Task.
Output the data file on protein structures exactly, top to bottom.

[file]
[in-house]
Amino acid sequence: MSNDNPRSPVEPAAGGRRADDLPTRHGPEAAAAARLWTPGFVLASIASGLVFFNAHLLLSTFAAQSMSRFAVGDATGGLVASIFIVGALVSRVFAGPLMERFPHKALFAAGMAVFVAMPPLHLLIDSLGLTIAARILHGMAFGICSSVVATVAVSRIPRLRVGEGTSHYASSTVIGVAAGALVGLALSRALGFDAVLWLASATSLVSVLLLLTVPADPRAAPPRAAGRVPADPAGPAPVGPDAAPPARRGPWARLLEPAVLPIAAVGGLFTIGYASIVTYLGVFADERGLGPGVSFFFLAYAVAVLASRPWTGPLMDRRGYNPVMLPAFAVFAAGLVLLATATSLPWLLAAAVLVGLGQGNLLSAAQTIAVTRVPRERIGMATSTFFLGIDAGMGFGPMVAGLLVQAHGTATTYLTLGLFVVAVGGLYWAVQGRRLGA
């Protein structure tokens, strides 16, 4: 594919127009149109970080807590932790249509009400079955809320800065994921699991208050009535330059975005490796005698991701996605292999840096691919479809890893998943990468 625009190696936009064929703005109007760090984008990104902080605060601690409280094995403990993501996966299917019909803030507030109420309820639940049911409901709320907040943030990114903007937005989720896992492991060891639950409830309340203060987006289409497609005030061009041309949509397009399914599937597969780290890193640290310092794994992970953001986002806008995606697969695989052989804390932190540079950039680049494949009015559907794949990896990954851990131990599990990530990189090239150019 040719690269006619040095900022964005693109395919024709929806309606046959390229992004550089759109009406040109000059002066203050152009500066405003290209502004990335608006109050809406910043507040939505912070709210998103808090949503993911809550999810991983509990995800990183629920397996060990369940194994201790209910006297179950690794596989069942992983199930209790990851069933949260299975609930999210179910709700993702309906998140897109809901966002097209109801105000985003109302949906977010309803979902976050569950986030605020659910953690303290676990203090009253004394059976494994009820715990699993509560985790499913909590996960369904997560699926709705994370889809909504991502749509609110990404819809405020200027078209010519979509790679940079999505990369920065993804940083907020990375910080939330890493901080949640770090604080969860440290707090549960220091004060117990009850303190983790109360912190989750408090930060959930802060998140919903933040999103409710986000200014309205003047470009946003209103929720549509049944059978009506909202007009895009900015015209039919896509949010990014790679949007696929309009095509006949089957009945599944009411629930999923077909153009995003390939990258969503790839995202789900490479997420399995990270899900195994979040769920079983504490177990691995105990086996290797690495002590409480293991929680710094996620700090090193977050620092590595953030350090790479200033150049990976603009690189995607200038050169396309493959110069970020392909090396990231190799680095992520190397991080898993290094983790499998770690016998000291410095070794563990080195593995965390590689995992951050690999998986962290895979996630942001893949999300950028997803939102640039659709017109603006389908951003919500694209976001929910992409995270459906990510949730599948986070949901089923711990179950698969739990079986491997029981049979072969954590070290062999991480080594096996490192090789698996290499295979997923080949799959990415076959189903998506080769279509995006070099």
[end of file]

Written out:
[in-house]
Amino acid sequence: MSNDNPRSPVEPAAGGRRADDLPTRHGPEAAAAARLWTPGFVLASIASGLVFFNAHLLLSTFAAQSMSRFAVGDATGGLVASIFIVGALVSRVFAGPLMERFPHKALFAAGMAVFVAMPPLHLLIDSLGLTIAARILHGMAFGICSSVVATVAVSRIPRLRVGEGTSHYASSTVIGVAAGALVGLALSRALGFDAVLWLASATSLVSVLLLLTVPADPRAAPPRAAGRVPADPAGPAPVGPDAAPPARRGPWARLLEPAVLPIAAVGGLFTIGYASIVTYLGVFADERGLGPGVSFFFLAYAVAVLASRPWTGPLMDRRGYNPVMLPAFAVFAAGLVLLATATSLPWLLAAAVLVGLGQGNLLSAAQTIAVTRVPRERIGMATSTFFLGIDAGMGFGPMVAGLLVQAHGTATTYLTLGLFVVAVGGLYWAVQGRRLGA
């Protein structure tokens, strides 16, 4: 594919127009149109970080807590932790249509009400079955809320800065994921699991208050009535330059975005490796005698991701996605292999840096691919479809890893998943990468 625009190696936009064929703005109007760090984008990104902080605060601690409280094995403990993501996966299917019909803030507030109420309820639940049911409901709320907040943030990114903007937005989720896992492991060891639950409830309340203060987006289409497609005030061009041309949509397009399914599937597969780290890193640290310092794994992970953001986002806008995606697969695989052989804390932190540079950039680049494949009015559907794949990896990954851990131990599990990530990189090239150019 040719690269006619040095900022964005693109395919024709929806309606046959390229992004550089759109009406040109000059002066203050152009500066405003290209502004990335608006109050809406910043507040939505912070709210998103808090949503993911809550999810991983509990995800990183629920397996060990369940194994201790209910006297179950690794596989069942992983199930209790990851069933949260299975609930999210179910709700993702309906998140897109809901966002097209109801105000985003109302949906977010309803979902976050569950986030605020659910953690303290676990203090009253004394059976494994009820715990699993509560985790499913909590996960369904997560699926709705994370889809909504991502749509609110990404819809405020200027078209010519979509790679940079999505990369920065993804940083907020990375910080939330890493901080949640770090604080969860440290707090549960220091004060117990009850303190983790109360912190989750408090930060959930802060998140919903933040999103409710986000200014309205003047470009946003209103929720549509049944059978009506909202007009895009900015015209039919896509949010990014790679949007696929309009095509006949089957009945599944009411629930999923077909153009995003390939990258969503790839995202789900490479997420399995990270899900195994979040769920079983504490177990691995105990086996290797690495002590409480293991929680710094996620700090090193977050620092590595953030350090790479200033150049990976603009690189995607200038050169396309493959110069970020392909090396990231190799680095992520190397991080898993290094983790499998770690016998000291410095070794563990080195593995965390590689995992951050690999998986962290895979996630942001893949999300950028997803939102640039659709017109603006389908951003919500694209976001929910992409995270459906990510949730599948986070949901089923711990179950698969739990079986491997029981049979072969954590070290062999991480080594096996490192090789698996290499295979997923080949799959990415076959189903998506080769279509995006070099």